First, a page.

Maria Montessori believed that if education followed the natural development of the child, then society would gradually move to a higher level of co-operation, peace and harmony.
Montessori classrooms are often called the ‘prepared environment’ and are designed to meet the physical and psychological needs of the child at each stage of development. Furniture and materials are child-sized. The curriculum is embedded in the hands-on materials and activities in the learning environment.
The beauty, order and accessibility in the classroom entice the child to engage with the activities according to their individual interests and at their own pace. In this way learning becomes highly personalized.
At the same time, the child learns to interact socially. The three-year age range enables older children to teach the younger and learn from this experience while the younger children are inspired to more advanced work through observing the older ones. With a variety of levels, each child can work at their own pace, unhindered by competition and encouraged by co-operation.
Key principles of the prepared environment are:
- Indirect preparation
- Mixed age range
- Control of error
- Role of the adult
‘Nothing goes into the mind that does not first go through the hands’ (Dr Maria Montessori).
Montessori materials embody the learning curriculum and are designed to stimulate the child into logical thought and independent discovery.They are provocative, enticing and simple to use. However, beneath the beauty and simplicity, lies a deep intentionality. Each is designed to meet one or more specific needs of the child, and each material has been developed in the context of all the other materials. Each has what is known as a ‘control of error’. If the child has done something incorrectly it will be self-evident. The geometric shape, for example, won’t fit the hole, or the water will spill on the table. Being able to see his or her own mistake allows the child to work independently.
What makes Montessori different?
|Montessori Education||Traditional Education|
|Based on helping the natural development of the human being||Based on the transfer of a national curriculum|
|Children learn at their own pace and follow their own individual interest||Children learn from a set curriculum according to a time frame that is the same for everyone|
|Children teach themselves using materials specially prepared for the purpose||Children are taught by the teacher|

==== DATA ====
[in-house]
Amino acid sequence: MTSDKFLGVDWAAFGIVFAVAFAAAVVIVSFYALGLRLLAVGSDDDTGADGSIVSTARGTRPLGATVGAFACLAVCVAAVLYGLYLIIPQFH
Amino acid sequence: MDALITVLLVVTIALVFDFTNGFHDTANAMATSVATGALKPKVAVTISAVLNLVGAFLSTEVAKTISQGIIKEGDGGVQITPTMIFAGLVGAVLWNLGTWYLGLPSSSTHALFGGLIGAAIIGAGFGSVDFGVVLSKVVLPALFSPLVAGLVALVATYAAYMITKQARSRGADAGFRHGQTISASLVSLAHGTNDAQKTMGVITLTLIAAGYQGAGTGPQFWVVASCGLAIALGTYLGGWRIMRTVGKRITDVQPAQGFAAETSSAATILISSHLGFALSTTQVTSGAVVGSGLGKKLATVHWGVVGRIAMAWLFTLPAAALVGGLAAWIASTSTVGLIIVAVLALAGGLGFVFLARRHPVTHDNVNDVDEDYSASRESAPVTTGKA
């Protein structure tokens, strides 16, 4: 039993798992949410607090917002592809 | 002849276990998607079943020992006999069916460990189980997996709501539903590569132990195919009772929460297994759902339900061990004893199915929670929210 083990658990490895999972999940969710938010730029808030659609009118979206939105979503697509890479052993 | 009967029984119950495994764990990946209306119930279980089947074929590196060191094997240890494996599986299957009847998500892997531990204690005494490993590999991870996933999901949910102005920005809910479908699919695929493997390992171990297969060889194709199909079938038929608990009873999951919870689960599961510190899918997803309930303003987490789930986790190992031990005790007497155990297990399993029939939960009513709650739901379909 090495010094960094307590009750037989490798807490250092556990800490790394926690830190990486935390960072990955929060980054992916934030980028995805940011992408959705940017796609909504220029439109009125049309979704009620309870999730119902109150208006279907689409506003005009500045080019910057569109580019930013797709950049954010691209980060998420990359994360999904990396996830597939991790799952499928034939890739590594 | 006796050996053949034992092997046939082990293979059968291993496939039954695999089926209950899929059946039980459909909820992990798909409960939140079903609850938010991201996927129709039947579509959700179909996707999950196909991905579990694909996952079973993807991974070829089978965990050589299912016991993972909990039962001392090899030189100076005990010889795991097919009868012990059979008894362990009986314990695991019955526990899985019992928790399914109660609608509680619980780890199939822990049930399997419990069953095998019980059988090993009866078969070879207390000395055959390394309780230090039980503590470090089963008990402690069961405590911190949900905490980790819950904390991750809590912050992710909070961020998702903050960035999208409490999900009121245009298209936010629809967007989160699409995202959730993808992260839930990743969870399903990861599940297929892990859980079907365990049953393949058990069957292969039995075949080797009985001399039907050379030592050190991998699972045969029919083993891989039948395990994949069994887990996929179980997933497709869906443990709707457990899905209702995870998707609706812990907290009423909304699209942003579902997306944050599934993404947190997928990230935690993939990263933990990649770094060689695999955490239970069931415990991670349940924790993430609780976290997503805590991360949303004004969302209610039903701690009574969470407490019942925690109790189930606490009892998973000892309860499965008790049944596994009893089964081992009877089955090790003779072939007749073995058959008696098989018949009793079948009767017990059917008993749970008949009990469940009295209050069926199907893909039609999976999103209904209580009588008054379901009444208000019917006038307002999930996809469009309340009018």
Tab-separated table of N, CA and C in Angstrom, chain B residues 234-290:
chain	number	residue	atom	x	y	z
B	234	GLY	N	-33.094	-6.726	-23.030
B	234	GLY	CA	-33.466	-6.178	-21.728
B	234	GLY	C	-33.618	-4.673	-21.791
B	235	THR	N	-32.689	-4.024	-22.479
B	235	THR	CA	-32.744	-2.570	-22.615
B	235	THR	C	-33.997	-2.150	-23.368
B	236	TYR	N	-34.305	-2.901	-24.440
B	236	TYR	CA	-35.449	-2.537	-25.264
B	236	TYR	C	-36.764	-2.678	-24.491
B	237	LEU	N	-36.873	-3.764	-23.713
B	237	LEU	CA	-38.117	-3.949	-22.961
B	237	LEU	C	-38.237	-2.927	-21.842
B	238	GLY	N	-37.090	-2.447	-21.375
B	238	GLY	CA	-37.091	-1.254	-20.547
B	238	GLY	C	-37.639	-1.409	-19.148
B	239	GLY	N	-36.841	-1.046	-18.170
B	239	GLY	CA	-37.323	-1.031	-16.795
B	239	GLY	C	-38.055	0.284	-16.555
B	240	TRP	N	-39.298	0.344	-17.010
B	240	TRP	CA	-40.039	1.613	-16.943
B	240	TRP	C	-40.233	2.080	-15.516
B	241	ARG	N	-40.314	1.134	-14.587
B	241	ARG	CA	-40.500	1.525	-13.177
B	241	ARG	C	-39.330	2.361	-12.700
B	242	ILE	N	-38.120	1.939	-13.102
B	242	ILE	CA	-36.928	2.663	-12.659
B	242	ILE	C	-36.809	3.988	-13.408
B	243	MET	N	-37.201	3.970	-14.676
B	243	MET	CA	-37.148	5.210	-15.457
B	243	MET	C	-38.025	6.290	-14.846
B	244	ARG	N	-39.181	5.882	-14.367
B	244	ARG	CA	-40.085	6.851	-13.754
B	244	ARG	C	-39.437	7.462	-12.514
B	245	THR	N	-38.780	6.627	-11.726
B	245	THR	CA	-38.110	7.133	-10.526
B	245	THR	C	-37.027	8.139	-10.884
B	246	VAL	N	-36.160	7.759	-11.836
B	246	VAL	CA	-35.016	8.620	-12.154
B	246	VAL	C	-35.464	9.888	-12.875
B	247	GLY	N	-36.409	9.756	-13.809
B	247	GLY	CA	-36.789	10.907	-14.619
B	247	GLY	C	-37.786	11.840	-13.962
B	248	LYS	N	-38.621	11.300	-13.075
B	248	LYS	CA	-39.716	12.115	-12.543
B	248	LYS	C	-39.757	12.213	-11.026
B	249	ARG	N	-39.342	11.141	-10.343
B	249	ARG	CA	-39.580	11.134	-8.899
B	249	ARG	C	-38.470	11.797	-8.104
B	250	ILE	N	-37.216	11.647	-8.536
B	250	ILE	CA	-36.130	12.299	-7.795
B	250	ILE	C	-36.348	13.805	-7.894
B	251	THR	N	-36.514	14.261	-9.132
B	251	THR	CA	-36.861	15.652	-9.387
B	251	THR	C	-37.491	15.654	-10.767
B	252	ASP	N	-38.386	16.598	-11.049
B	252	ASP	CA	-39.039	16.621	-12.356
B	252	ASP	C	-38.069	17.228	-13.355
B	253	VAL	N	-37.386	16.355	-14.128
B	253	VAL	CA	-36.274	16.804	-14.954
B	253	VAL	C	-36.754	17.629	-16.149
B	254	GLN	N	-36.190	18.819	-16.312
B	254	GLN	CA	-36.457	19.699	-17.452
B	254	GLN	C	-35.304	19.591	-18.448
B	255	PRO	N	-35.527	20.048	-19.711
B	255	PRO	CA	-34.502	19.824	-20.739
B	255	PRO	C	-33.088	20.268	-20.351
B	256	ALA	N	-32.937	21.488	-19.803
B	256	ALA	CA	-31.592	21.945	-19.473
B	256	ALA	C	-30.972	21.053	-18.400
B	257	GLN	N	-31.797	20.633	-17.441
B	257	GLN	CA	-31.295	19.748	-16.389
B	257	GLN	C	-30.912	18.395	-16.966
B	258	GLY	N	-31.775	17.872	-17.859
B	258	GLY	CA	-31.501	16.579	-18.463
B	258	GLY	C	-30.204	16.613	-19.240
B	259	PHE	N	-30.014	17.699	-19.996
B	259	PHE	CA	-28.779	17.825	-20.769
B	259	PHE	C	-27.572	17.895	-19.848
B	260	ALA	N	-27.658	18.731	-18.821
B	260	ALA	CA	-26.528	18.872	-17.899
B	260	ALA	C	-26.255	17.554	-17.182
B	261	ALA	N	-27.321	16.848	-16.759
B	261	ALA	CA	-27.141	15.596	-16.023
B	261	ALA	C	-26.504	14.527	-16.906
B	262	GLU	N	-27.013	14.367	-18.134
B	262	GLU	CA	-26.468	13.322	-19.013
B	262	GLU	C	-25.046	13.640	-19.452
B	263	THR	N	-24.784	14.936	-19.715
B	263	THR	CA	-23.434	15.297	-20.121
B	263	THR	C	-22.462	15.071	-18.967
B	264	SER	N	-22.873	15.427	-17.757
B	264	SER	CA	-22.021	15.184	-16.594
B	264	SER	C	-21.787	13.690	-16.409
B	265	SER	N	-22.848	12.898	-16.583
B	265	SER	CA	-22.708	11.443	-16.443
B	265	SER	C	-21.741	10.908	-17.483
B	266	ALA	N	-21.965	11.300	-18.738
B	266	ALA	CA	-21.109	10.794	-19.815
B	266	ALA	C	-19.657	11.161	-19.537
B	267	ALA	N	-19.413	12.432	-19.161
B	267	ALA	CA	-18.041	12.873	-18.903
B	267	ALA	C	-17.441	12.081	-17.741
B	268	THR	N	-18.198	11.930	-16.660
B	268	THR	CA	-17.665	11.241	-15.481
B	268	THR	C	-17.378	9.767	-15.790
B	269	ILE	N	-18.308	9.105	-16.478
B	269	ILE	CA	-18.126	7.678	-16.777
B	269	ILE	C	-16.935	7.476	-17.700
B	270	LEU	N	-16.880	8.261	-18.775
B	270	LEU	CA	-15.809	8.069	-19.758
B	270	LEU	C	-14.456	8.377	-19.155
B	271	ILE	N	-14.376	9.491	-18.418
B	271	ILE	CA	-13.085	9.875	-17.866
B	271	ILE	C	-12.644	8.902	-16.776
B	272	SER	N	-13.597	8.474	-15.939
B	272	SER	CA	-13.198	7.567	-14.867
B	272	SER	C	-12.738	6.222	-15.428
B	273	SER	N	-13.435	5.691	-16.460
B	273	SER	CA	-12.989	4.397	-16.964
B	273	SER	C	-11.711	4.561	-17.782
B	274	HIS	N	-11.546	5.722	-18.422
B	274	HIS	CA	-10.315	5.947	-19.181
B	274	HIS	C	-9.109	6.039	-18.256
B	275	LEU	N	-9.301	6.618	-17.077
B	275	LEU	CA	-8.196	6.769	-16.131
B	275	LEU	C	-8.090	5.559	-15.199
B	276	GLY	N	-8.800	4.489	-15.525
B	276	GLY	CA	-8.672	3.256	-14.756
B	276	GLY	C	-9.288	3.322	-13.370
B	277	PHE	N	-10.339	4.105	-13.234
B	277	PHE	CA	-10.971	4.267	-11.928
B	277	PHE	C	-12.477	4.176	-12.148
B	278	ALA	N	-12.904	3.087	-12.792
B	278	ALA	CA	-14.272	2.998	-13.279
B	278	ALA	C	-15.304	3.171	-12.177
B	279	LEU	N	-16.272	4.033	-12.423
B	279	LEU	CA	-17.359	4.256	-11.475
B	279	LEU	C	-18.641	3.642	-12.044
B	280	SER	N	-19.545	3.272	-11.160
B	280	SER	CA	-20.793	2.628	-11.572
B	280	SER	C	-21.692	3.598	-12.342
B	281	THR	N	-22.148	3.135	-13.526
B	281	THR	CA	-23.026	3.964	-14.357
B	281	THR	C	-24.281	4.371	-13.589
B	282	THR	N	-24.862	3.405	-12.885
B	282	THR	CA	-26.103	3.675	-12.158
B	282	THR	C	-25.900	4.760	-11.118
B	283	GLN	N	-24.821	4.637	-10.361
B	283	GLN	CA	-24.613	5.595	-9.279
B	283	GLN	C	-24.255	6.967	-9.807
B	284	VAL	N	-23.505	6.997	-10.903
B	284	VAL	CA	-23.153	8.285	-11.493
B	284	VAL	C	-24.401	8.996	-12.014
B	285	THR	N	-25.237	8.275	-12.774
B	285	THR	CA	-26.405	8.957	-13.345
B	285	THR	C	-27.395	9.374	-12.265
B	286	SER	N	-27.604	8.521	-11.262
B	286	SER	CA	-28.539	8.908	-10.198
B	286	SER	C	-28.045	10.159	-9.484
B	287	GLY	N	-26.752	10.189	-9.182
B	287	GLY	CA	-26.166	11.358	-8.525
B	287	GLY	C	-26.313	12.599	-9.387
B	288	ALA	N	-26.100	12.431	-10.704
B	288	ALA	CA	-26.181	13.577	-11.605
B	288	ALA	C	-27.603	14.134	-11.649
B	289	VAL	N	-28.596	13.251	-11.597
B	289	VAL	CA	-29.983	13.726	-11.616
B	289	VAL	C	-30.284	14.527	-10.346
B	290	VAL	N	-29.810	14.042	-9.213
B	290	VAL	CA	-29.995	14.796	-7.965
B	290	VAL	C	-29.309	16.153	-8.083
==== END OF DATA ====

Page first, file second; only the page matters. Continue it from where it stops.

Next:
|Child is an active participant in learning||Child is a passive participant in learning|
|Understanding comes through the child’s own experiences via the materials and the promotion of children’s ability to find things out for themselves||Learning is based on subjects and is limited to what is given|
|Learning is based on the fact that physical exploration and cognition are linked||Children sit at desks and learn from a whiteboard and worksheets|
|Child can work where he/she is comfortable, move around and talk at will while not disturbing others||Child is usually assigned own chair and encouraged to sit still and listen during group sessions|
|The teacher works in collaboration with the children||The class is teacher led|
|The child’s individual development brings its own reward and therefore motivation||Motivation is achieved by a system of reward and punishment|
|Environment and method encourage internal self-discipline||Teacher acts as primary enforcer of external discipline|
|Child works as long as he/she wishes on chosen project||Child generally given specific time limit for work|
|Uninterrupted work cycles||Block time, period lessons|
|Mixed age groups||Same age groups|
|Working and learning matched to the social development of the child||Working and learning without emphasis on the social development of the child|
|Shared emphasis on intellectual, social, emotional and spiritual development||Main emphasis on intellectual development|
|Shared focus on the acquisition of academic, social, practical and life skills||Main focus on academics|
Montessori on the Internet:A Parent’s Guide